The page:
Swedish, or French, or any forgein language-I switched around the
little tidbits that Mom had taught me. We hated him. No, more than
hate... try detestation.
They both hate me. I know it. I'm off my nut. Here I am,
on the edge of Highrail Cliff, with a field of spikes and a
waterfall beneath me. I have the note, too.
Dear Mom and Daddy,
I'm leefing nowh. I dont hav a choice. My life is
a lifing misary, my grads are faling tremendously, and Iv
lost my wil.
Your [loving] son,
Jason tossed his hands up in the air.
"I believe I will die-AAAAAAAAAAAAAAHHHH!!!"
With his body still poised, Jason plunged to his death, the sharpest
rock piercing
through him.


Jen and I stood over the railing, looking down at the blood-splattered
"I always knew he couldn't spell good," Jen muttered, holding the red
letter in
her hand.
"Quit it with the sarcasm," I snapped. "I really don't think it's
funny." I sighed.
"Besides, we can't start fighting now."
Jen gave me a black look. "I'm sorry, Mom, but I don't like meanies like
"Shut up."
"Don't you start telling me to shut up. You should do the same."
"Oh, yeah? Well, techni-uh-oh."
I suddenly heard sirens behind me.
A grim-faced cop was holding two pairs of handcuffs. His cigar
bobbed about as he asked us, "You knew this young man?"
"Y-Y-Yes, sir." Jason. He was talking about Jason.
Oh, thanks a lot, Jen, I thought. All you need to do now is admit to it.
I looked around. Huh? A police car? Handcuffs?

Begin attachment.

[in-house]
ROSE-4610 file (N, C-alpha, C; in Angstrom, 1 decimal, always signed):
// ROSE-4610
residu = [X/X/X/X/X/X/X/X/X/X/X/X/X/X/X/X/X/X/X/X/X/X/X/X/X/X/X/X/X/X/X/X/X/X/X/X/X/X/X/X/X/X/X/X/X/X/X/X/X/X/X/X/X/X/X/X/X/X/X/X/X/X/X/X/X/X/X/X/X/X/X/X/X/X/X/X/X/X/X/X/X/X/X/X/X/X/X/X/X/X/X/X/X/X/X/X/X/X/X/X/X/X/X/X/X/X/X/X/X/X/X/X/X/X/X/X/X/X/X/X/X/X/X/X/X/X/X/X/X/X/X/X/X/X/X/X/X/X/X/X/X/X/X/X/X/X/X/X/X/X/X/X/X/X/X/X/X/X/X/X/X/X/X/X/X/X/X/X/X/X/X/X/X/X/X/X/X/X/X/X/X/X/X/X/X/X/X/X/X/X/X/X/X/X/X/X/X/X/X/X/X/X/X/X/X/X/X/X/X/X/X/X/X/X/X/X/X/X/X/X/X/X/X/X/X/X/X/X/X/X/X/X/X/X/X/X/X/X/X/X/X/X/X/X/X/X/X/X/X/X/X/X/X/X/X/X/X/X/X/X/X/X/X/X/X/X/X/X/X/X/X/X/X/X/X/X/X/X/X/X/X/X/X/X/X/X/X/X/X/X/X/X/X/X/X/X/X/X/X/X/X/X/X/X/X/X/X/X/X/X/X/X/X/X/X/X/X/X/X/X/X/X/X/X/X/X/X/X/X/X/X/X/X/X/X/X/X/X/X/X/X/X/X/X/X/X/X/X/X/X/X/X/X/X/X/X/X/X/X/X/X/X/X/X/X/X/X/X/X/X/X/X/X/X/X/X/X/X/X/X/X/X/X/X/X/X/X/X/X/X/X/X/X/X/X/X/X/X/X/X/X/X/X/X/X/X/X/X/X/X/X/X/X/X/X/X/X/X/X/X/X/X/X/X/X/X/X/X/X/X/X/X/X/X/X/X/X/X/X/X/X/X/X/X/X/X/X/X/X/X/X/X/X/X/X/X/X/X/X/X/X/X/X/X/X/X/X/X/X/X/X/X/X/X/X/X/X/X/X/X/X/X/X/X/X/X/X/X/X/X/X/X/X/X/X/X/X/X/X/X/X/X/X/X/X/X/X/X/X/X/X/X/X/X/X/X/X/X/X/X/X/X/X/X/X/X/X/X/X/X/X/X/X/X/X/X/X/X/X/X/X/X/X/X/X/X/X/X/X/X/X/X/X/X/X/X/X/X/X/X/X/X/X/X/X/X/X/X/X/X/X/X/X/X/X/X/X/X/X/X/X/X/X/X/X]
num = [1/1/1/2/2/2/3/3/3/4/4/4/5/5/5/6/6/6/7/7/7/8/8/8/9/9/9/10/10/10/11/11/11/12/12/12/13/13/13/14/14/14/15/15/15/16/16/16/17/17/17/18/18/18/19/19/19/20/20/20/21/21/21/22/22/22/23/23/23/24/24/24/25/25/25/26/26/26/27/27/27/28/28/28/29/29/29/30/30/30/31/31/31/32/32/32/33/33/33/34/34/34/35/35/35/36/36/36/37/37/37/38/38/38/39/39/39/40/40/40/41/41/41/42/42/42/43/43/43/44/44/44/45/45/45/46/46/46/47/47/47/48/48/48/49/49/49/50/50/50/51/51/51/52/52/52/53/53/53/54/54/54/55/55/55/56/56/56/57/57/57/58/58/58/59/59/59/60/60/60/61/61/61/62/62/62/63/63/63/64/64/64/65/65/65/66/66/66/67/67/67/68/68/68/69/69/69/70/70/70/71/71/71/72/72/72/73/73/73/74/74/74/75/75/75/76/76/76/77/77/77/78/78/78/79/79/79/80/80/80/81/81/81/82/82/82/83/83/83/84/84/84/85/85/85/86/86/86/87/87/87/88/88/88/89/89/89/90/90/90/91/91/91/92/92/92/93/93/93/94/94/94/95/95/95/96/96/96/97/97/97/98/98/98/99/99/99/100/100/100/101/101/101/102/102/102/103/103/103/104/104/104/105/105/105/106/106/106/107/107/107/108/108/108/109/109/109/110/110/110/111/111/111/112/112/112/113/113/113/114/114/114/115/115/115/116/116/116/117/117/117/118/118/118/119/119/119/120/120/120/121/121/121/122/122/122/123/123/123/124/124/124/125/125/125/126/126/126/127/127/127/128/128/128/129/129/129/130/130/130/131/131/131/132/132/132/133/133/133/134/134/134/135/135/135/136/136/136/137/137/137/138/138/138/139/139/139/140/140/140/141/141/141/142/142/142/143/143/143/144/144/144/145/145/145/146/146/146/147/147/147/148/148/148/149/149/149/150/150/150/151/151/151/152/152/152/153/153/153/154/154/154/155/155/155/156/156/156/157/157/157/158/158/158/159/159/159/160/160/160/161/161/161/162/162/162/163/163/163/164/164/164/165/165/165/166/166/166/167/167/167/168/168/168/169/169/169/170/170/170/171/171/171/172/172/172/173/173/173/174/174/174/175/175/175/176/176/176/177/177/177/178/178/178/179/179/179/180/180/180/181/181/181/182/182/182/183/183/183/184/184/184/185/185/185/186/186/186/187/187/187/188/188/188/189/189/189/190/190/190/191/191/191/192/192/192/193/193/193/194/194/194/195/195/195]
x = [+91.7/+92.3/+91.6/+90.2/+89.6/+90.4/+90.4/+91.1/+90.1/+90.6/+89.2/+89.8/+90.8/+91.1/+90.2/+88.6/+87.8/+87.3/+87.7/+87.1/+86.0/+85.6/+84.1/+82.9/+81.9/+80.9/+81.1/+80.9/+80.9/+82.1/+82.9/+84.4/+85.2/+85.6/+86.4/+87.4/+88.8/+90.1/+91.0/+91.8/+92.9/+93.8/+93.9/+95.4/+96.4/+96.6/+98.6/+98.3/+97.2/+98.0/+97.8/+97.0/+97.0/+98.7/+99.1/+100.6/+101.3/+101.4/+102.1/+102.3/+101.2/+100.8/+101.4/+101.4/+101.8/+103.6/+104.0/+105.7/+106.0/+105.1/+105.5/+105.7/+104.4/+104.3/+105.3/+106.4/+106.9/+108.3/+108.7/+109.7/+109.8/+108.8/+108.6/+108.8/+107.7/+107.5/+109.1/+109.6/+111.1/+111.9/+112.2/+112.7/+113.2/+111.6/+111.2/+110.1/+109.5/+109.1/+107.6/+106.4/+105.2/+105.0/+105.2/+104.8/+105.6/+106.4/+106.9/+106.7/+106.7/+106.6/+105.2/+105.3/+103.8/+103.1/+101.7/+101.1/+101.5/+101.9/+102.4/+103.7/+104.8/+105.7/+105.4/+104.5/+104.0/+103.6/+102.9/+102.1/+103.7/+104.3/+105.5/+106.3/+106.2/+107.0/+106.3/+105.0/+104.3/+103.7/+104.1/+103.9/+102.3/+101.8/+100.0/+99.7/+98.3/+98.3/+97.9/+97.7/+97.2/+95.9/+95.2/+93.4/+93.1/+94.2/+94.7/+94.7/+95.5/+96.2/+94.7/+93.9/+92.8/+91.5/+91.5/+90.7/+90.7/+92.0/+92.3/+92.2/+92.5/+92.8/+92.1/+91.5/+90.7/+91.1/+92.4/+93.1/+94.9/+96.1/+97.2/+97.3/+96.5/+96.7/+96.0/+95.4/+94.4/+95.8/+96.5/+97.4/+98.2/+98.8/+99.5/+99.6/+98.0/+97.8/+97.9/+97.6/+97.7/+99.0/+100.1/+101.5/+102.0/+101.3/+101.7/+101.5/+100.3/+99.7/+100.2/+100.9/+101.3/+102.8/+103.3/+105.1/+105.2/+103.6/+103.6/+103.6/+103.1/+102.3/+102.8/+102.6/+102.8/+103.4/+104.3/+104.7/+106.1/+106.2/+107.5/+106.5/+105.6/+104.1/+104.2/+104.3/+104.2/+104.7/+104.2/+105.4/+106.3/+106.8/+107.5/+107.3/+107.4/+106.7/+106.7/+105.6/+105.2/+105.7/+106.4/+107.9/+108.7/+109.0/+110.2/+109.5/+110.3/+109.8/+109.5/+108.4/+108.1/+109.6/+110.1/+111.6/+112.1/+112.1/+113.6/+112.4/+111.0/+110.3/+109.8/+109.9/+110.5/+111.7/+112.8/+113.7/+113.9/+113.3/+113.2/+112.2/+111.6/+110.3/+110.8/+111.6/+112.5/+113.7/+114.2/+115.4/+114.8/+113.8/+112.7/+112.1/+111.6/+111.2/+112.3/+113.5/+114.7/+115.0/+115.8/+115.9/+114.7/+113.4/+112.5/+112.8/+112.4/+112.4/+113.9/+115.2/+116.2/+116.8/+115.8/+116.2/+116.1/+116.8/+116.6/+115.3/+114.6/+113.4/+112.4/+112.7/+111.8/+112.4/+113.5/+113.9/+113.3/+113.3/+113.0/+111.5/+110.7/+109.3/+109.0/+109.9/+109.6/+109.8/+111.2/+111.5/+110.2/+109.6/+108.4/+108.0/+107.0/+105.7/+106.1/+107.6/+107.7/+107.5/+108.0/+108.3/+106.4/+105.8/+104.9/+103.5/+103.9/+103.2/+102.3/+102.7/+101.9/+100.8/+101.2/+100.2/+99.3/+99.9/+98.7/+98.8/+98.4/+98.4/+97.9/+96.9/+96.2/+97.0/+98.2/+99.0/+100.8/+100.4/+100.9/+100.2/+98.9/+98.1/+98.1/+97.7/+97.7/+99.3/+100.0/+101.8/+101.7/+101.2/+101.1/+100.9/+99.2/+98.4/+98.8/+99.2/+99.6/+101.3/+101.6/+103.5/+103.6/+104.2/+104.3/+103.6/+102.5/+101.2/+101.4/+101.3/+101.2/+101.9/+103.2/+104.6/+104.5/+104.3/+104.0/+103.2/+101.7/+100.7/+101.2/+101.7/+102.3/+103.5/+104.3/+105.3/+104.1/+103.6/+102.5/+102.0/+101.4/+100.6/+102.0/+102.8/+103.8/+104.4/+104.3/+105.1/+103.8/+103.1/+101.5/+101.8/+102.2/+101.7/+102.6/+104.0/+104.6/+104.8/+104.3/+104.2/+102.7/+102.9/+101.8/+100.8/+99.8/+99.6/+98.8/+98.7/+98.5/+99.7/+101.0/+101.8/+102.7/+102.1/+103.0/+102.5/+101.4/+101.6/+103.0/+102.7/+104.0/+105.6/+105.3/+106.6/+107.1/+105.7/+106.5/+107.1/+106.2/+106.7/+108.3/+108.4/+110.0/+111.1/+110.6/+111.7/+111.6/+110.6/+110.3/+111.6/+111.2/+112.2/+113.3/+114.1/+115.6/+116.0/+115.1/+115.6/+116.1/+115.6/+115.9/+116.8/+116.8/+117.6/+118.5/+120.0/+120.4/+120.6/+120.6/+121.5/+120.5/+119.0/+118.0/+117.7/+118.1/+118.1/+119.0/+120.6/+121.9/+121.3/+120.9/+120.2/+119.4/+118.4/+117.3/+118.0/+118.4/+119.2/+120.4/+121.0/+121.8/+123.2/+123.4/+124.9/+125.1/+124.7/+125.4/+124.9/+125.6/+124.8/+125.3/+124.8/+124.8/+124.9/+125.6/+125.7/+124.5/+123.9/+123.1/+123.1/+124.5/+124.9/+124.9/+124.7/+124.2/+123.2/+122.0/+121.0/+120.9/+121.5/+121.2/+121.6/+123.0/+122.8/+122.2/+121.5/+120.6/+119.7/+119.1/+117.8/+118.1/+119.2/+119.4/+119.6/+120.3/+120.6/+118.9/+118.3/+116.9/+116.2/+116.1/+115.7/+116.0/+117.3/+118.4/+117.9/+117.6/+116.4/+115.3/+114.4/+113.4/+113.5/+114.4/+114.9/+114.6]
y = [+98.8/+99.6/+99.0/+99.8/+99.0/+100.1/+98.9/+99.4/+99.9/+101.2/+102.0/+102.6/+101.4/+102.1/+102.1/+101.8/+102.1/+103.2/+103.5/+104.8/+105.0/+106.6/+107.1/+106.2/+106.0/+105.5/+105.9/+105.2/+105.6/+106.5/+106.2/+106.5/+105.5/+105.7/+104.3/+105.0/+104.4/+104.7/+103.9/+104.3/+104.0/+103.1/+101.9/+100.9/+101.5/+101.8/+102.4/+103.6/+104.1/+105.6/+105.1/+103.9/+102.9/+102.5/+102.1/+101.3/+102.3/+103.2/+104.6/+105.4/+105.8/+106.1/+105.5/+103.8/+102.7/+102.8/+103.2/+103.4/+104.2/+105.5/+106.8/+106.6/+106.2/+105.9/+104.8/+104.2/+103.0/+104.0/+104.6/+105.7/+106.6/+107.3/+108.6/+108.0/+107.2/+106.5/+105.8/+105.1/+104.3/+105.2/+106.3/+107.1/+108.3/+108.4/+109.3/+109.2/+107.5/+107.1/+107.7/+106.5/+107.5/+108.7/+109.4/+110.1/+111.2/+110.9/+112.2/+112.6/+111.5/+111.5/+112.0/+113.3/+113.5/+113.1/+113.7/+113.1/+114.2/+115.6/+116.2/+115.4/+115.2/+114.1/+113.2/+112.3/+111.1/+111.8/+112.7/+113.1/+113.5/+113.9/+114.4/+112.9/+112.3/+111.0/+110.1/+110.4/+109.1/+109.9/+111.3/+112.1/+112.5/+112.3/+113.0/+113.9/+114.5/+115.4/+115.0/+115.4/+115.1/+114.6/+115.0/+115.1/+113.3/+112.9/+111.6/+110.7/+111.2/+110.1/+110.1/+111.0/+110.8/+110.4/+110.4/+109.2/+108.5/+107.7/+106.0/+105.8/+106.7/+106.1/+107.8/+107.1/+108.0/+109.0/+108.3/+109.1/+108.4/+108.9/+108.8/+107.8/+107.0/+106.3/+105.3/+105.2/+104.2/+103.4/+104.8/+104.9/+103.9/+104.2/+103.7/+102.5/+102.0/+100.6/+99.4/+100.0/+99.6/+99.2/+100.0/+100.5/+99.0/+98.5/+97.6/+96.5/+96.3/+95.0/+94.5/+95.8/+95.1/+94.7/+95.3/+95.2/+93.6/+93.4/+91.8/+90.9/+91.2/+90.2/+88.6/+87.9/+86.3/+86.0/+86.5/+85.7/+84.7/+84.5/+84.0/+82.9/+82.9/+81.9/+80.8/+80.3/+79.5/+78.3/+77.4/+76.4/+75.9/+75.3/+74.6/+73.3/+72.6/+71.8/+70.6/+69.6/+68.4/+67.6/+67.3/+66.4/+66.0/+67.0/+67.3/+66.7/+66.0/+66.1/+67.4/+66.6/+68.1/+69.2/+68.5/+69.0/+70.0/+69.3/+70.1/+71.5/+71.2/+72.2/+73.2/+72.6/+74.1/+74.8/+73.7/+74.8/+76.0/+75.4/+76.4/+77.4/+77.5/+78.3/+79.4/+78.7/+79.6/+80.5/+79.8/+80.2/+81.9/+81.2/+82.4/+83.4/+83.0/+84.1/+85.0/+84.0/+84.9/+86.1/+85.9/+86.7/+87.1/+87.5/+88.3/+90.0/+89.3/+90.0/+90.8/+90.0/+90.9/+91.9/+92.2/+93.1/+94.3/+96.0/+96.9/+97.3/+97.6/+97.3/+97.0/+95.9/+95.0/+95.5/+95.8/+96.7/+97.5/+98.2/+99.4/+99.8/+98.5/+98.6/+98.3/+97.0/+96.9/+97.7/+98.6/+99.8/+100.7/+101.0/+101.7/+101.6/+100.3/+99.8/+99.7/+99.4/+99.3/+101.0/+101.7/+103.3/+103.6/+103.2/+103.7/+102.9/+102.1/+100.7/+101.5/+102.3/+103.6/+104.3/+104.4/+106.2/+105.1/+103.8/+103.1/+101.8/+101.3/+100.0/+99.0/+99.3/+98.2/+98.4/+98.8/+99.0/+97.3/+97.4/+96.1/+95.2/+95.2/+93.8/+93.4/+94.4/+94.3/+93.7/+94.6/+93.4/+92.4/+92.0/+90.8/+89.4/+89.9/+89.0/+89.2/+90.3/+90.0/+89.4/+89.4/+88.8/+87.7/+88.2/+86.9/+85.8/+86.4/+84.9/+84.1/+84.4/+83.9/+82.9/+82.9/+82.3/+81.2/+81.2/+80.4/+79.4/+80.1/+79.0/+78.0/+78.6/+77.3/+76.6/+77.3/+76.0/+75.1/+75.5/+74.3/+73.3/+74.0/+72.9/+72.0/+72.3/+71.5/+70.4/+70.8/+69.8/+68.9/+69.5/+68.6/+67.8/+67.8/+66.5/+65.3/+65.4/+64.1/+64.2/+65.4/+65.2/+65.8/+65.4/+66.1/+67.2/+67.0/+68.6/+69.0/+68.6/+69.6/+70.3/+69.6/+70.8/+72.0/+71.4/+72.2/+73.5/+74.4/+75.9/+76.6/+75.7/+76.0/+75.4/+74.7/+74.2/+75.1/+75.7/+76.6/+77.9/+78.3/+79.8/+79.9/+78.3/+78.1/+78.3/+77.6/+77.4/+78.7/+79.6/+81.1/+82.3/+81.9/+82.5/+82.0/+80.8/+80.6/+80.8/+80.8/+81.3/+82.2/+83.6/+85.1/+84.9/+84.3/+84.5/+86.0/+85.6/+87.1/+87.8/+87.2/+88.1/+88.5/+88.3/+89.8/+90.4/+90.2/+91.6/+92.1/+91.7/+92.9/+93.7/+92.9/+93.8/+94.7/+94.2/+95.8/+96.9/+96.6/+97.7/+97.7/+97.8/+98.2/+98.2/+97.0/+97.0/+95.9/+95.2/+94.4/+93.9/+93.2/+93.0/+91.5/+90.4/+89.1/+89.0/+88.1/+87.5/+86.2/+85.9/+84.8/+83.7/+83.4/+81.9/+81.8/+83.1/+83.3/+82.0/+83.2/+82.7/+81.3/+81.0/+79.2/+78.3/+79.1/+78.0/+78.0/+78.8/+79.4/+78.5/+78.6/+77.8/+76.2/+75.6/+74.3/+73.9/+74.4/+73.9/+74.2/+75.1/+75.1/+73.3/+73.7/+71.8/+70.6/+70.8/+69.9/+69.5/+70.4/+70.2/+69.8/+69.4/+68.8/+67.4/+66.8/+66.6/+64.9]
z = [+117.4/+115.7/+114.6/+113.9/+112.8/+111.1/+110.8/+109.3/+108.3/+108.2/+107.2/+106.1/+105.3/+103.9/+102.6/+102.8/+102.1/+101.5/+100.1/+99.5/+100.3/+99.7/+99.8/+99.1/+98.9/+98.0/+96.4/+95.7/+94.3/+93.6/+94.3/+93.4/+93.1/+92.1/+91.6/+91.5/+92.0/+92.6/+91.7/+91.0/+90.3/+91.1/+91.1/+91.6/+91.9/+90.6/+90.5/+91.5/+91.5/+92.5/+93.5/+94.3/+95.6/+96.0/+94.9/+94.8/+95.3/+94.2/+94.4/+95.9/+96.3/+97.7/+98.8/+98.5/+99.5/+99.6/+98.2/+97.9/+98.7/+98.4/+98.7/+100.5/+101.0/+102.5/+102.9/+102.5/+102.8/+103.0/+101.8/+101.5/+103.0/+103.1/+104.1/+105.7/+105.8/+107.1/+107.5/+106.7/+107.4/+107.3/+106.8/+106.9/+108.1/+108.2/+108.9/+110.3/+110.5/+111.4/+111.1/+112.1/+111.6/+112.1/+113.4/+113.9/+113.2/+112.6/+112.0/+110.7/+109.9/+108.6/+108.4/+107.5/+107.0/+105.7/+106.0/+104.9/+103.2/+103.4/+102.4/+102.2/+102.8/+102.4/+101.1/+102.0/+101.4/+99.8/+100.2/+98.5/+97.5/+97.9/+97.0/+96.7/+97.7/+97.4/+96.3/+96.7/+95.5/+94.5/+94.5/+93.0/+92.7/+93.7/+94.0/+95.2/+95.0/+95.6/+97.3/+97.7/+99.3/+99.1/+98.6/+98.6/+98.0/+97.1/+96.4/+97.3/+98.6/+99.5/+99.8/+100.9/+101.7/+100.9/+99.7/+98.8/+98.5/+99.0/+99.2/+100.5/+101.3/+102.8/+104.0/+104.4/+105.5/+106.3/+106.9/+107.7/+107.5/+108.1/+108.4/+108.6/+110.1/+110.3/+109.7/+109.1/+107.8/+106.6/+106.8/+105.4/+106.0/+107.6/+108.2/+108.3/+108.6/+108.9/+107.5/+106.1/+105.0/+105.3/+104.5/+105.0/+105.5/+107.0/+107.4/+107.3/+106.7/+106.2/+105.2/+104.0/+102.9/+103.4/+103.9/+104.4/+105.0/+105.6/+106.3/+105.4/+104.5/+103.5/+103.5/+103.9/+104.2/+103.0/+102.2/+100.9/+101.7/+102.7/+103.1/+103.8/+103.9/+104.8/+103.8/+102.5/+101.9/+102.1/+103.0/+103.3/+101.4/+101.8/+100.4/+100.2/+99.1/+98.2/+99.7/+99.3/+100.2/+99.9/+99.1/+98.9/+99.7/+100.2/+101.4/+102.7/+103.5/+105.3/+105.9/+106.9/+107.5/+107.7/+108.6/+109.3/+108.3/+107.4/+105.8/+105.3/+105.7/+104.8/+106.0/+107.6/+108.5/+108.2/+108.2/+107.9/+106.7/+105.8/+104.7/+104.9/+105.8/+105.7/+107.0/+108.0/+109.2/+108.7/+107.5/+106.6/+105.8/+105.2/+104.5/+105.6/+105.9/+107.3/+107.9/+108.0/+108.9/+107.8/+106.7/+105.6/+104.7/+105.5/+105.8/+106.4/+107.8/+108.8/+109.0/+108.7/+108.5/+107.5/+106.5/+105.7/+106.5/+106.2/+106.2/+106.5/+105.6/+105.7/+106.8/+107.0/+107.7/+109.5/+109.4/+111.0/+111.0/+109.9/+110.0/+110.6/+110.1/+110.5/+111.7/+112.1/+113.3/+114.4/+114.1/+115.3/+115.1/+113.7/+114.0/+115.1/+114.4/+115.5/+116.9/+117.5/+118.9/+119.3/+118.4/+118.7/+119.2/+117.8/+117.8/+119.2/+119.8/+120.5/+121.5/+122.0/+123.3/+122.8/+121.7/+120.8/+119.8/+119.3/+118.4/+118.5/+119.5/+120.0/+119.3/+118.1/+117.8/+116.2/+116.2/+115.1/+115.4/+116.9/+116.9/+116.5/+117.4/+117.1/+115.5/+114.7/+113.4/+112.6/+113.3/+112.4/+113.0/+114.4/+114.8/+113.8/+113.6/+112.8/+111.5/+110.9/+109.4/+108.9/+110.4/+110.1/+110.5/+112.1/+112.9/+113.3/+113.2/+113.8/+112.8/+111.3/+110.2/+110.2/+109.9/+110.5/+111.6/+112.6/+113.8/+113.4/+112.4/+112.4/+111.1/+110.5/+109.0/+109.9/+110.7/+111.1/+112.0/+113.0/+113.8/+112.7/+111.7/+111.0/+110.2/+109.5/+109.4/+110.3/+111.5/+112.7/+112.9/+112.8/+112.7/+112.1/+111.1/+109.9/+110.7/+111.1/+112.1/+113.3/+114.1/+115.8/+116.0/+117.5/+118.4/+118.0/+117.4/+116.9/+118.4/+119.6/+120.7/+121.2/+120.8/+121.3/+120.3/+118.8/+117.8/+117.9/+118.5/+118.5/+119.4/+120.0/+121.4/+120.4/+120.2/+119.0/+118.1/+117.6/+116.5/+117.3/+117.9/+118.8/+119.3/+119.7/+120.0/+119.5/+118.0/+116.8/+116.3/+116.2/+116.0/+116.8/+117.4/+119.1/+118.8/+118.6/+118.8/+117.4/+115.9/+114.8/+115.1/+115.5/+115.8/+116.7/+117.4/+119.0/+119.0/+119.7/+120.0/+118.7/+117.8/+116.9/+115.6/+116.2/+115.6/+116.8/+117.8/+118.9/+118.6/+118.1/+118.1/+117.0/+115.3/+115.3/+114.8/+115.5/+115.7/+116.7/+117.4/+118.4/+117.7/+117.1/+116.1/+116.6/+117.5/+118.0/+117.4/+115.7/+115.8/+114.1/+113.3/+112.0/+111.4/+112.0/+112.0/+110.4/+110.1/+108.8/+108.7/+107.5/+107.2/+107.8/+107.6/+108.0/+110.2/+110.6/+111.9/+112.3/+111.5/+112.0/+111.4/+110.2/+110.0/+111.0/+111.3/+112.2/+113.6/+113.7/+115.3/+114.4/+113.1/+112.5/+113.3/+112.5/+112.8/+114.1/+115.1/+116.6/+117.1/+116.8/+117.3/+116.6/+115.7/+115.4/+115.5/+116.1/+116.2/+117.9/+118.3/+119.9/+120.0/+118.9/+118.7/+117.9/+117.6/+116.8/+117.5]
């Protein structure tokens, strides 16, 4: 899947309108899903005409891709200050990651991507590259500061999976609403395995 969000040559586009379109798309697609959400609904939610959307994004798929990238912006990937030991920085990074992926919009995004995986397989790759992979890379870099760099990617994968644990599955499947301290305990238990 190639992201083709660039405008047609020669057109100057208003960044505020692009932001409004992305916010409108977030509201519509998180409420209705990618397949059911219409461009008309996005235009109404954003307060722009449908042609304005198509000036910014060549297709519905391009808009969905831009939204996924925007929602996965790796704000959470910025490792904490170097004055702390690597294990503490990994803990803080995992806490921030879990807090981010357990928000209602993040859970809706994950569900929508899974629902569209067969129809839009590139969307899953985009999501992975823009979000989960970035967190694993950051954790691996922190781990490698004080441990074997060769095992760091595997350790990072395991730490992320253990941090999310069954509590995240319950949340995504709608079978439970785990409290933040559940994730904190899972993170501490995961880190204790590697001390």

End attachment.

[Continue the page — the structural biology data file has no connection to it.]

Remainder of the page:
"Jenny, where are we?"
"Thanks a lot for your help, Amber." Jen whispered coldly. "And you
just had to take a trip into La-La Land that very minute, right?"
"And you just had to sputter, right?" I shot back.
The policeman, who we now knew as Officer Blace, had halted in front of
Exeter Police Center.
He dragged us in and fingerprinted us. The next day we were in court.
Then we
were convicted guilty.
Jen sat beside me. We had barely said anything to each other.
"Oh, man. I don't believe it."
I was frustrated. "Jeez, Jennifer, couldn't you at least pretend to face
the facts?
We're not getting out and that's all there is to it!"
"Wanna bet?" Jen hopped up. "Amber, you're crafty. You can get out of a
shed, so
you can probably get us out of jail, too. Try to break through this
I eyed her suspiciously. "Yeah, Jen. I can get out of a shed because it
made of planks of wood that I can pull out. How do you expect me to
break through a wall of solid concrete?"
"With your teeth?" She clacked her jaw in a biting motion.
"No, I'm serious. Really. Chomp through it."
"Well, then, you're so smart, figure a way to eat when we do get out.
don't expect me to have teeth left after I eat rock, do you?"
Jen began to say something more, but I had zoned out. All
that was in my focus now was the puddle of tar that was seeping out
through the
walls. But there was something wrong with it. Oh, I saw it now.
It was Jason's letter with a knife through it.


Jen stared at it, gaping. "He's evil."
"Would you be quiet?" I hissed. "I'm as scared as you are,
but I'm not saying nonsense."